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Employment Clusters

Employment Clusters Analysis

First identified by SANDAG in the mid-1990s, employment in the San Diego region's 16 cluster industries grew by 19 percent between 1990 and 1998. At the same time, total employment in the region grew by 14 percent. SANDAG estimates that the region's clusters now employ more than 375,780 people, accounting for 34 percent of the region's total employment.

Employment clusters are at the center of regional economic development policy because of their overall potential impact on the region's standard of living. The 16 industrial clusters drive wealth creation in the region by exporting goods and services and attracting new wealth from both domestic and international markets.

SANDAG defines clusters as groups of interrelated businesses that drive wealth creation in a region. The 16 industrial clusters encompass software and computer services, computer and electronic manufacturing, biotechnology and pharmaceuticals, medical services, defense and transportation manufacturing, and entertainment and amusement. They also include recreational goods manufacturing, horticulture, environmental technology, and visitor industry services. Clusters include businesses from both the traditional and ''modern'' economy, such as agriculture and biotechnology.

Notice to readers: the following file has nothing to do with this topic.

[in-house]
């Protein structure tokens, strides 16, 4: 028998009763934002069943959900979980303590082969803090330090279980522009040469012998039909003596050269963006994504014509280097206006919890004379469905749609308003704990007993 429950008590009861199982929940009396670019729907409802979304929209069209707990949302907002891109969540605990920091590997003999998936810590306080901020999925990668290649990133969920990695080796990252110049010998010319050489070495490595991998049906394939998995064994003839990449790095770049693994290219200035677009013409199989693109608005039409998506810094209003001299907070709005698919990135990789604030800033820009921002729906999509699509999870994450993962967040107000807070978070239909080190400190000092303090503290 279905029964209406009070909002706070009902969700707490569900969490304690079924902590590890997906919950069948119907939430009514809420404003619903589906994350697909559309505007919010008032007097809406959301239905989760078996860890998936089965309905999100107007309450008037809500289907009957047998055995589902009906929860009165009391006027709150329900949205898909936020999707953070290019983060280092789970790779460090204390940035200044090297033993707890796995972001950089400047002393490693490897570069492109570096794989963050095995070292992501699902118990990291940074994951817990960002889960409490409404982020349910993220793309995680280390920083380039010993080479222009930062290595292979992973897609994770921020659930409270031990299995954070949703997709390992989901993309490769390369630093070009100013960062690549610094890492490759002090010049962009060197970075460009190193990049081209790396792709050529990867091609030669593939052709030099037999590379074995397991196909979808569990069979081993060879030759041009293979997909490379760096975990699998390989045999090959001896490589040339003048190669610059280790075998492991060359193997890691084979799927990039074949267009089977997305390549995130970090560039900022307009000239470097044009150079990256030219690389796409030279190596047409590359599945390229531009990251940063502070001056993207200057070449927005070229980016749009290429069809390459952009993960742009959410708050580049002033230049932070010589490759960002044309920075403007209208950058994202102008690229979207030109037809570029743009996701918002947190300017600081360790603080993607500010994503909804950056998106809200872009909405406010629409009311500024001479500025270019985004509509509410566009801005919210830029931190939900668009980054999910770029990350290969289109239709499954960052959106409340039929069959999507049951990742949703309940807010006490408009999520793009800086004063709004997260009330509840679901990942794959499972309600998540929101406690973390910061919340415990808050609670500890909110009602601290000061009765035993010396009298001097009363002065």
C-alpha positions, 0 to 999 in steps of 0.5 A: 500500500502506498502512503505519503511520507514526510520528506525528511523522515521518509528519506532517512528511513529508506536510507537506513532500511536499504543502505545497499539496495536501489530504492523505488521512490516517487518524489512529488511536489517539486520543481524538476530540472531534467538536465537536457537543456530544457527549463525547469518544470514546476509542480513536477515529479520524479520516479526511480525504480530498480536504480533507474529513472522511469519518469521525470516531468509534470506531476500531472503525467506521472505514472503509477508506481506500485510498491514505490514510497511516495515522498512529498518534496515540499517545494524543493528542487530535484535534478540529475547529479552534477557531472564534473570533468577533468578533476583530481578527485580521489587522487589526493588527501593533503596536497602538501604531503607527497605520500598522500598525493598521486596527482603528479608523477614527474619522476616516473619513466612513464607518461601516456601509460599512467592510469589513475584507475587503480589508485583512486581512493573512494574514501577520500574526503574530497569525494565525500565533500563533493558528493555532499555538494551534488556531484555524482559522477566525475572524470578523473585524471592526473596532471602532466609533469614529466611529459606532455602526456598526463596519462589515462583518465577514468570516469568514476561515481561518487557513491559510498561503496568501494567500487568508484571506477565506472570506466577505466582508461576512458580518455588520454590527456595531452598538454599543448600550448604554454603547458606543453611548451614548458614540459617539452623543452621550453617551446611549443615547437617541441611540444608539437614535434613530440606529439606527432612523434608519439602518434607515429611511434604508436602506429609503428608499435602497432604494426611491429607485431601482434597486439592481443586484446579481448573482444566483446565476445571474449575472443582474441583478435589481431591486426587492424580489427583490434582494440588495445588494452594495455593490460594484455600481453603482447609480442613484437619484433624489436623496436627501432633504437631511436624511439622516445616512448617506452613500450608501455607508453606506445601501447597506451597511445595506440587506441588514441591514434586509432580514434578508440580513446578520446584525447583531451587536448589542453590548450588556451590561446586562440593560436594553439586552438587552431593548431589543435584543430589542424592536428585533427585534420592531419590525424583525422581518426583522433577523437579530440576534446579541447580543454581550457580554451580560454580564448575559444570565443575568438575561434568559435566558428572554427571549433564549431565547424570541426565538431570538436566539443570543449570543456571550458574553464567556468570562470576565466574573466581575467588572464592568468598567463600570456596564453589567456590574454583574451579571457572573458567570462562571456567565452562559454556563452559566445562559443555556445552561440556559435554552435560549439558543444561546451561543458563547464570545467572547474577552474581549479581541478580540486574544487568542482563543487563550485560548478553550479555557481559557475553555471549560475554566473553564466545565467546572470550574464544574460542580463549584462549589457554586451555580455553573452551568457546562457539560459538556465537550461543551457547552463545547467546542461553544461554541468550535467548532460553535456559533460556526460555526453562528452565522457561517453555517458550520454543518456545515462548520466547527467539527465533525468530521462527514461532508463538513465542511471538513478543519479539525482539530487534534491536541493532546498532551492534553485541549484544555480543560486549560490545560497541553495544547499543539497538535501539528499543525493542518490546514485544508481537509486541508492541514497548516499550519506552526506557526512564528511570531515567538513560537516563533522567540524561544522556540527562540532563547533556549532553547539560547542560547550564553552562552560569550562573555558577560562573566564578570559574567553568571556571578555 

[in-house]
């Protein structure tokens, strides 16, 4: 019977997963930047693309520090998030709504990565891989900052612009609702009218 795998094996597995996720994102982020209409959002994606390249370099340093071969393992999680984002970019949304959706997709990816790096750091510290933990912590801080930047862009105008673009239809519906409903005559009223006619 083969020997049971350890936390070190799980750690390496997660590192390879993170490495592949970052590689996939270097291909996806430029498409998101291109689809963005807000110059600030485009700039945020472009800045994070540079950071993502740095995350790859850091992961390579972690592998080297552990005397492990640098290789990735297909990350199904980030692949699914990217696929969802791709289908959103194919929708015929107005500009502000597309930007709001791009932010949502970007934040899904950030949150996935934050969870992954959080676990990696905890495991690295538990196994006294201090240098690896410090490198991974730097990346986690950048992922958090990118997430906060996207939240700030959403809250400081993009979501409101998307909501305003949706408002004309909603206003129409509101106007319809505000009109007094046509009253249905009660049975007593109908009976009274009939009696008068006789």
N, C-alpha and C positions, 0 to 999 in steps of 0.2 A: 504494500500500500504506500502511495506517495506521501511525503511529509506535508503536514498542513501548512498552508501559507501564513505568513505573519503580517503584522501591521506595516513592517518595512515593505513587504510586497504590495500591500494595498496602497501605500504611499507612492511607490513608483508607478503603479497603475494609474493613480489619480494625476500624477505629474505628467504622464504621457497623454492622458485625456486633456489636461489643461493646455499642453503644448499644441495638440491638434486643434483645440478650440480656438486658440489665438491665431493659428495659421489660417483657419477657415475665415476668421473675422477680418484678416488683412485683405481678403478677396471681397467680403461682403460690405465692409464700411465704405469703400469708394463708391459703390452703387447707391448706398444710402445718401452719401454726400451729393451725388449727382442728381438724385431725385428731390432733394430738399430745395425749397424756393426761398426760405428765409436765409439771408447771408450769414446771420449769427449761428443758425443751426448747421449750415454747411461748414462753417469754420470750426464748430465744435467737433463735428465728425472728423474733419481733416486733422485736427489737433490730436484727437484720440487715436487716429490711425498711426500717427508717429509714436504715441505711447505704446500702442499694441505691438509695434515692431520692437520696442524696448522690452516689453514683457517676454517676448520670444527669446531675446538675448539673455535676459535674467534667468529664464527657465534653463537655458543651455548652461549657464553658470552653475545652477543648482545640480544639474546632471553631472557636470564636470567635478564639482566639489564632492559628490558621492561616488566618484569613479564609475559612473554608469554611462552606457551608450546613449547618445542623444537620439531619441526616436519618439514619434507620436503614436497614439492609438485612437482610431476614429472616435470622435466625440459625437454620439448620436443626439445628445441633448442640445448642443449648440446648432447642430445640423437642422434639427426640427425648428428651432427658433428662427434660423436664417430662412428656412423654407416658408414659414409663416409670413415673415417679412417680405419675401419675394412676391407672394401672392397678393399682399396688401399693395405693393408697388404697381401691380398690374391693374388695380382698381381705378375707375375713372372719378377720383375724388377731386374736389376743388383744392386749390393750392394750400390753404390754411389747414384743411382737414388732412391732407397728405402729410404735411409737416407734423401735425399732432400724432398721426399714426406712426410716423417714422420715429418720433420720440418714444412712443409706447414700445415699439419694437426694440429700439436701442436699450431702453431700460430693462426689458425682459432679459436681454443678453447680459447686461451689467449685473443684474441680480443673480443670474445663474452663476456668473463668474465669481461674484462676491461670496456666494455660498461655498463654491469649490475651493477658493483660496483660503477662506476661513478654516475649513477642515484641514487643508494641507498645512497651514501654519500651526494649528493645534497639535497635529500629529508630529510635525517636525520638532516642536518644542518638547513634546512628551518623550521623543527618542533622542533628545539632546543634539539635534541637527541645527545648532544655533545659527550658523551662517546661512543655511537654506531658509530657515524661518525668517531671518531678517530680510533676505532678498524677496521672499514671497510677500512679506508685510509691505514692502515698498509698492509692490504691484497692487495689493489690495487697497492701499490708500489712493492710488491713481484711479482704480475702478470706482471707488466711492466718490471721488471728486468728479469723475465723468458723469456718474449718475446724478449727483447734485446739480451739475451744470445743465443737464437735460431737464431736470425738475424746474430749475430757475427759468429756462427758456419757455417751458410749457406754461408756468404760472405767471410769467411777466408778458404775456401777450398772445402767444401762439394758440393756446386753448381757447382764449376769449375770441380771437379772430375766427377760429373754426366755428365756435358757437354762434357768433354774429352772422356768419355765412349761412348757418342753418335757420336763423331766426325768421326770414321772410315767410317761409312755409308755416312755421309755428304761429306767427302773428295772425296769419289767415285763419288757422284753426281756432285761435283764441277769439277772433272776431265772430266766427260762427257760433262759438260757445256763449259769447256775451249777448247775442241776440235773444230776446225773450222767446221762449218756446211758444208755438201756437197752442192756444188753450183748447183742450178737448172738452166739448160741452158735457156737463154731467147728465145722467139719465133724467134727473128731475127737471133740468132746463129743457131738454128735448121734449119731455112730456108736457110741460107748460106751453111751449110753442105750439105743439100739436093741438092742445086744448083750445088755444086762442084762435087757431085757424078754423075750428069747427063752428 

Economic growth in clusters benefits the entire economy because businesses are highly interrelated, buying and selling each other's goods and services. Clusters are the region's drivers. However, because their markets are not limited by the size of the local economy, they can expand far beyond it. The region's diverse clusters have been performing very well, and have help our local economy weather the current economic downturn better than many other areas in the nation.

Currently, employment clusters are increasingly being used to make policy decisions and to allocate public resources, according to SANDAG. Clusters help decision-makers guide work force development programs, retain high value added jobs, and understand the infrastructure needs of the regional economy. The San Diego Regional Economic Development Corporation, Regional Technology Alliance, and the San Diego Workforce Partnership are among the growing number of local groups in the region that rely on and utilize employment clusters in their business plans and strategies.